Robbie asked, "How might a customer learn beforehand about qualified
technicians and about how fast they can work?"
It's like anything else you want to buy -- you get a reference or two
from someone (other than the technician) whom you can trust. Sometimes
you don't know anyone, so you have to take your chances the first time.
When you call the tech up, you ask him how he charges, and of course,
if you don't know him, maybe you should ask him about his experience.
Be sure to have at hand the brand name of your piano, and be sure to be
able to tell him succinctly what is wrong.
"Well, it don't roll them rollers no more." (Now, exactly what does
I recently went out on a call in which I was expecting to see a burned
out electric motor driving a pump in an original coin piano. I even
asked the customer if this was an old, original instrument or a new
one, or a build-up, and was told it was an old one. The brand name was
certainly one that hadn't been made in years.
When I got there, it was a buildup with a suction box and a badly
slipping "O" ring for a spoolframe drive, and since the instrument
didn't have a spill valve in it to keep the motor cool, it burned up
badly, stunk, and smoked up the entire house. The owner had to call
the fire department. But before I would fix it, I had to ascertain
that the owner was willing to have me redesign this "system" (joke) so
that she would not own another firetrap, or I might find myself liable
next time. So remember too, the agreement goes two ways.
I charge two different ways, depending on what would be the best for
the customer. For instance, If I pretty much know what it will take to
do a job, I often charge by the job, which has a price. Then if I run
into unforeseen problems, I have to eat it. Otherwise, I charge by the
hour, especially on an instrument I haven't seen before. Always, I
charge a "trip charge," because I have to pack my car and hope I have
everything I'll need.
My hourly rates are $35, and a full round trip charge within 20 miles
is $35. To go out of town it is 30 cents per mile $20 per hour driving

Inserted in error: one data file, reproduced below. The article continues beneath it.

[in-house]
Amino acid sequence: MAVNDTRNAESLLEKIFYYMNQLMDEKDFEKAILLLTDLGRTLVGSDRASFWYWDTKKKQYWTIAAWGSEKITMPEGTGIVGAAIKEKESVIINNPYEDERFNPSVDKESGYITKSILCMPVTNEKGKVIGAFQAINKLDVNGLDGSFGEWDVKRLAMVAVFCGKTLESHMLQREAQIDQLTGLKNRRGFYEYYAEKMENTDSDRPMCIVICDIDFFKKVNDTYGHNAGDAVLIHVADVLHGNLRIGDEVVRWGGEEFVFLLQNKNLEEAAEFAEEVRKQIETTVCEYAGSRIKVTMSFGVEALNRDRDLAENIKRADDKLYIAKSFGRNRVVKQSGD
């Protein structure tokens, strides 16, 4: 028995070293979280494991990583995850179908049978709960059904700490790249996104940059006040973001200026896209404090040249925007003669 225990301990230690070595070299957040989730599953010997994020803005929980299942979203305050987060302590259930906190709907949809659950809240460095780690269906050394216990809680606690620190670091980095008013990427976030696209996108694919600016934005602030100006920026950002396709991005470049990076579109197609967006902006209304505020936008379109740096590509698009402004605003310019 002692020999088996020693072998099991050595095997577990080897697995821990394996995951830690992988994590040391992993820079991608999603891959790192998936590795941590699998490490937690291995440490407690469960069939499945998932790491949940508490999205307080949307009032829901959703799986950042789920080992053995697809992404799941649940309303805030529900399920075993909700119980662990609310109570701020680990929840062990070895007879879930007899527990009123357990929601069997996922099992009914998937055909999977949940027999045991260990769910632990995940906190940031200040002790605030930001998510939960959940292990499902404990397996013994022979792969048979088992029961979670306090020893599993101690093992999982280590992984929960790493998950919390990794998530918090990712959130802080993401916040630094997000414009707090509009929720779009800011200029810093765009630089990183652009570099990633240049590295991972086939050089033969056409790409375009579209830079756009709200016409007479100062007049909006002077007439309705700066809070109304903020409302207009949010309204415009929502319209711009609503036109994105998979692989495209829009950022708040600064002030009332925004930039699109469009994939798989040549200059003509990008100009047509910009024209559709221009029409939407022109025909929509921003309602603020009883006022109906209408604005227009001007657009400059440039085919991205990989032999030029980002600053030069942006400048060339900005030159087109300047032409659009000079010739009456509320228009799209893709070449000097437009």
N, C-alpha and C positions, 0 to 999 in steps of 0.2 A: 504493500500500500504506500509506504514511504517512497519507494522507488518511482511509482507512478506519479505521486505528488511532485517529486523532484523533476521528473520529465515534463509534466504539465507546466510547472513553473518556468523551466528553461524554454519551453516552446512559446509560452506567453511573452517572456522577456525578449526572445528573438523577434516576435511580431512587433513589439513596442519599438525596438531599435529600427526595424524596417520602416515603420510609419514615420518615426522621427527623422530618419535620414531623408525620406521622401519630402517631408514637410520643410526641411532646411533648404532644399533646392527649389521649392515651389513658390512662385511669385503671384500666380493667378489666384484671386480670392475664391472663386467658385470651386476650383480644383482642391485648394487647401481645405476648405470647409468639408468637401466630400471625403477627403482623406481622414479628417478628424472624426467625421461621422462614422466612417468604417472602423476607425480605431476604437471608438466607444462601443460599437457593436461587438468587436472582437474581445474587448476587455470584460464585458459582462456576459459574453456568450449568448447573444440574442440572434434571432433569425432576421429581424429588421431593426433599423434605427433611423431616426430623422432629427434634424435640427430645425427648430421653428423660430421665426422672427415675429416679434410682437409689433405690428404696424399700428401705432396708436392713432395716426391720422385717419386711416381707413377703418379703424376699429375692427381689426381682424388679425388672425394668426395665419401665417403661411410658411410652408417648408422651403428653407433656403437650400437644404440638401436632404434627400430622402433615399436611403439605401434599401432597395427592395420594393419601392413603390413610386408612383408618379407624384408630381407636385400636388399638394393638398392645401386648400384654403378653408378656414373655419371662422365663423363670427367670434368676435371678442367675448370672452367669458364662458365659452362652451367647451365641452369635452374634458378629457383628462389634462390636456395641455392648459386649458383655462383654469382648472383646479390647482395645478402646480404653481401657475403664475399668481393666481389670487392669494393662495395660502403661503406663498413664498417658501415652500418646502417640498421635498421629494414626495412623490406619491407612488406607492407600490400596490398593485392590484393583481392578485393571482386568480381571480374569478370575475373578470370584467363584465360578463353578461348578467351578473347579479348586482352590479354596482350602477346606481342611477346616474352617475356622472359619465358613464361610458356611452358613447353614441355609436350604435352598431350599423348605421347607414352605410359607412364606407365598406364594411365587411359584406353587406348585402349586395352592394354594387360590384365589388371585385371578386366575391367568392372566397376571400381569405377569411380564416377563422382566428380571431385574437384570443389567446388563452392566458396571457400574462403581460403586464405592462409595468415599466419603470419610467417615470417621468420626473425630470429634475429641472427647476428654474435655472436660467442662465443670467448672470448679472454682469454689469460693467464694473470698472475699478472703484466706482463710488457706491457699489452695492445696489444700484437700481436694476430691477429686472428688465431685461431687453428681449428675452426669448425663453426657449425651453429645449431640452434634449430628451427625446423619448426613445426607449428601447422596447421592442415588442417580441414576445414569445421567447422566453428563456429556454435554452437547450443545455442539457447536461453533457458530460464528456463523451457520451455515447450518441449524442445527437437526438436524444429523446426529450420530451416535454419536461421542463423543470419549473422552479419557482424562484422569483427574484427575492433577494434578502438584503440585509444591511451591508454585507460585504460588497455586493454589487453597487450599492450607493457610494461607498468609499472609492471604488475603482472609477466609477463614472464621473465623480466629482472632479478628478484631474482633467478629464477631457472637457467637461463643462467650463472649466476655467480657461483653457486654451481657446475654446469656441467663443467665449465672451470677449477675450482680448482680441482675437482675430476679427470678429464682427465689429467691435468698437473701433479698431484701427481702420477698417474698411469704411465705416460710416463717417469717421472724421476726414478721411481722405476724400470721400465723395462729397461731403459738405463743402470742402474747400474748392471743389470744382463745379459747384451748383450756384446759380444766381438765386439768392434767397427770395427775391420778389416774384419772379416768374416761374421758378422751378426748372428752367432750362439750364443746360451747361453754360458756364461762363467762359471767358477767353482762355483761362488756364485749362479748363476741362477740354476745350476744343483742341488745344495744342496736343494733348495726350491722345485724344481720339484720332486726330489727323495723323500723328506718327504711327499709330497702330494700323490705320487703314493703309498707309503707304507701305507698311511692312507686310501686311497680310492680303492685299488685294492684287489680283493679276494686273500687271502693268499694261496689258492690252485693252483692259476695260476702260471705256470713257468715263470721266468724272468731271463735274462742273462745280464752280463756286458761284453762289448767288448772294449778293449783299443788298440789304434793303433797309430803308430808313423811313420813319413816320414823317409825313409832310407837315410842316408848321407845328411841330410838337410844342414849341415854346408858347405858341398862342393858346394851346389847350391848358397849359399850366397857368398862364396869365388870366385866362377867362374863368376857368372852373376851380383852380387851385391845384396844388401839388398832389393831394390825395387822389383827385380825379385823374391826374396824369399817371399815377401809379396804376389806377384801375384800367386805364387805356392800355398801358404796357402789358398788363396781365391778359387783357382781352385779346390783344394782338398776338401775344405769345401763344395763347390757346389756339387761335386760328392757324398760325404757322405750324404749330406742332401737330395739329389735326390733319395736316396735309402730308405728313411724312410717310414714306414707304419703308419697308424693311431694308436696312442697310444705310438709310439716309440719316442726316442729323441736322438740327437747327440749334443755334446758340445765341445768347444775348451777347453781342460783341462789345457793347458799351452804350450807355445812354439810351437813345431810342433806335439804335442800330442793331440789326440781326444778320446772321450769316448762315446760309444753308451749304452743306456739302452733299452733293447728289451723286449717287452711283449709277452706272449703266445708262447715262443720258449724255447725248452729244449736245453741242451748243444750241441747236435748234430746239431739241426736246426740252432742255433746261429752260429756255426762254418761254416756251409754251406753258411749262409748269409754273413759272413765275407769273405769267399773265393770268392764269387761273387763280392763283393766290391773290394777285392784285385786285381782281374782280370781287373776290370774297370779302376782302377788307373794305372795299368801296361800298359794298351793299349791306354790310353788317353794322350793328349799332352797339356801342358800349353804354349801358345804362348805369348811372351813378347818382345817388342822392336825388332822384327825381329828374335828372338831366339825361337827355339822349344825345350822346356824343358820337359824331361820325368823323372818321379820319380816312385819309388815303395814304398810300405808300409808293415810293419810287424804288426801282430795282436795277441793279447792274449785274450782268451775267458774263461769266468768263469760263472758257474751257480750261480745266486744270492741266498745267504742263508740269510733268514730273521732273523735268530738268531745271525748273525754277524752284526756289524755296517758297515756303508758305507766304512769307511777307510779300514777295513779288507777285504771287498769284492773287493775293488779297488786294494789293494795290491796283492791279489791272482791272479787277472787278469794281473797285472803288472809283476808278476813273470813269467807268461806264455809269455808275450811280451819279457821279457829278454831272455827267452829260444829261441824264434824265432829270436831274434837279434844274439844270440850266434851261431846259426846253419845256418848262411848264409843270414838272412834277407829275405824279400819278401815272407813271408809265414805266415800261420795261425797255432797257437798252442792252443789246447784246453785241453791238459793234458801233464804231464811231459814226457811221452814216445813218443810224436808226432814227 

time (round trip). I recently had to go about 70 miles, round trip;
that cost my customer $64.50.
As far as which tech to choose, I have found that the best one is the
honest one, and the one that will keep at it until he's gotten it
right, and then will guarantee that job (if it's possible under the
circumstances). For instance, if he just made a repair to someone
else's work, then he can't guarantee that. But if he has completed a
facet of a rebuild, like "rebuilt the sustaining pedal operator," then
he can and should guarantee that! That means, if anything in the line
between the trackerbar and the pedal operator stops working, he is
I might also warn any owner about this, too. The cost of doing
business, the price a technician or piano shop charges, and the
capabilities of that shop have absolutely _nothing_ in common with
their ability and the quality of work done. That's why, if you pick a
can-do attitude over the usual "credentials," you will win every time.
Learn to ask the right questions in thoughtful way, and don't be stuffy
about it. Any 12-year-old could pick out the best credentials, but it
takes a little insight to get both.
And to techs, I would advise you to pick your customers just a little
bit, too. Some people are users. They spot the guy just starting out
and know how to manipulate them. They already know the guy has a love
for and a talent for this thing, and will he work night and day if